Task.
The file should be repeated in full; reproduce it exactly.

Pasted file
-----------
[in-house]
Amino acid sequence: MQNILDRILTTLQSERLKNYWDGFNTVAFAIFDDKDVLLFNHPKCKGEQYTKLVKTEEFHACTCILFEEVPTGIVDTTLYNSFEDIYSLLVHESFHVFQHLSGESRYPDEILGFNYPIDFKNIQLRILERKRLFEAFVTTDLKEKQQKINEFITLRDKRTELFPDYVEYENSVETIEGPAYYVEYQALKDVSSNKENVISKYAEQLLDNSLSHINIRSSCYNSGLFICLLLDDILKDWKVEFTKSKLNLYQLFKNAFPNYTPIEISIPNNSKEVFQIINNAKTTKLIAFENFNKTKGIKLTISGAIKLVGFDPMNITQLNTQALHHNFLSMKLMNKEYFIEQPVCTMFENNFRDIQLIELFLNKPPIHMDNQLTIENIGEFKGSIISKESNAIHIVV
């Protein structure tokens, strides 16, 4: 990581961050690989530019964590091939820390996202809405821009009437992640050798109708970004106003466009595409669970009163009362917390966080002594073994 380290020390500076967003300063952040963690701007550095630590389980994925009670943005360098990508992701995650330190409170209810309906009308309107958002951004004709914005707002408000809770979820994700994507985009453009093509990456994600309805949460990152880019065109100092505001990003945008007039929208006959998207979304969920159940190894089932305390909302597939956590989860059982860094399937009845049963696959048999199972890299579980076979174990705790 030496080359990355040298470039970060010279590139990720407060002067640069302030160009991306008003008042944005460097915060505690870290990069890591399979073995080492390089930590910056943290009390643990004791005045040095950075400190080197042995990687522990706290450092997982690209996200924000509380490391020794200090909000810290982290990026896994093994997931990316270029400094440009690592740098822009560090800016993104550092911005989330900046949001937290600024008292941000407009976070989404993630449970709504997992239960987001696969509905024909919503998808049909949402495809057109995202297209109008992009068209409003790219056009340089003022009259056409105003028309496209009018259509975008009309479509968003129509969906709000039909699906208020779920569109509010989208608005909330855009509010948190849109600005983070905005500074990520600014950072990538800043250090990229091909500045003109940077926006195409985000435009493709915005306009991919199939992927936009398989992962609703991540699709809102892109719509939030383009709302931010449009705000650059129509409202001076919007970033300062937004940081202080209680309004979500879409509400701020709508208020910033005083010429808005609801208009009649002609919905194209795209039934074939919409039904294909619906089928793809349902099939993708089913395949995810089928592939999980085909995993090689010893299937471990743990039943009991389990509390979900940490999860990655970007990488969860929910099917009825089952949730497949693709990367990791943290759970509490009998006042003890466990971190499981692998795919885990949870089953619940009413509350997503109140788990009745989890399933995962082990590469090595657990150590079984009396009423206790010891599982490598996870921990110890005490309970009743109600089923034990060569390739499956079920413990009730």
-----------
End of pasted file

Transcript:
[in-house]
Amino acid sequence: MQNILDRILTTLQSERLKNYWDGFNTVAFAIFDDKDVLLFNHPKCKGEQYTKLVKTEEFHACTCILFEEVPTGIVDTTLYNSFEDIYSLLVHESFHVFQHLSGESRYPDEILGFNYPIDFKNIQLRILERKRLFEAFVTTDLKEKQQKINEFITLRDKRTELFPDYVEYENSVETIEGPAYYVEYQALKDVSSNKENVISKYAEQLLDNSLSHINIRSSCYNSGLFICLLLDDILKDWKVEFTKSKLNLYQLFKNAFPNYTPIEISIPNNSKEVFQIINNAKTTKLIAFENFNKTKGIKLTISGAIKLVGFDPMNITQLNTQALHHNFLSMKLMNKEYFIEQPVCTMFENNFRDIQLIELFLNKPPIHMDNQLTIENIGEFKGSIISKESNAIHIVV
């Protein structure tokens, strides 16, 4: 990581961050690989530019964590091939820390996202809405821009009437992640050798109708970004106003466009595409669970009163009362917390966080002594073994 380290020390500076967003300063952040963690701007550095630590389980994925009670943005360098990508992701995650330190409170209810309906009308309107958002951004004709914005707002408000809770979820994700994507985009453009093509990456994600309805949460990152880019065109100092505001990003945008007039929208006959998207979304969920159940190894089932305390909302597939956590989860059982860094399937009845049963696959048999199972890299579980076979174990705790 030496080359990355040298470039970060010279590139990720407060002067640069302030160009991306008003008042944005460097915060505690870290990069890591399979073995080492390089930590910056943290009390643990004791005045040095950075400190080197042995990687522990706290450092997982690209996200924000509380490391020794200090909000810290982290990026896994093994997931990316270029400094440009690592740098822009560090800016993104550092911005989330900046949001937290600024008292941000407009976070989404993630449970709504997992239960987001696969509905024909919503998808049909949402495809057109995202297209109008992009068209409003790219056009340089003022009259056409105003028309496209009018259509975008009309479509968003129509969906709000039909699906208020779920569109509010989208608005909330855009509010948190849109600005983070905005500074990520600014950072990538800043250090990229091909500045003109940077926006195409985000435009493709915005306009991919199939992927936009398989992962609703991540699709809102892109719509939030383009709302931010449009705000650059129509409202001076919007970033300062937004940081202080209680309004979500879409509400701020709508208020910033005083010429808005609801208009009649002609919905194209795209039934074939919409039904294909619906089928793809349902099939993708089913395949995810089928592939999980085909995993090689010893299937471990743990039943009991389990509390979900940490999860990655970007990488969860929910099917009825089952949730497949693709990367990791943290759970509490009998006042003890466990971190499981692998795919885990949870089953619940009413509350997503109140788990009745989890399933995962082990590469090595657990150590079984009396009423206790010891599982490598996870921990110890005490309970009743109600089923034990060569390739499956079920413990009730």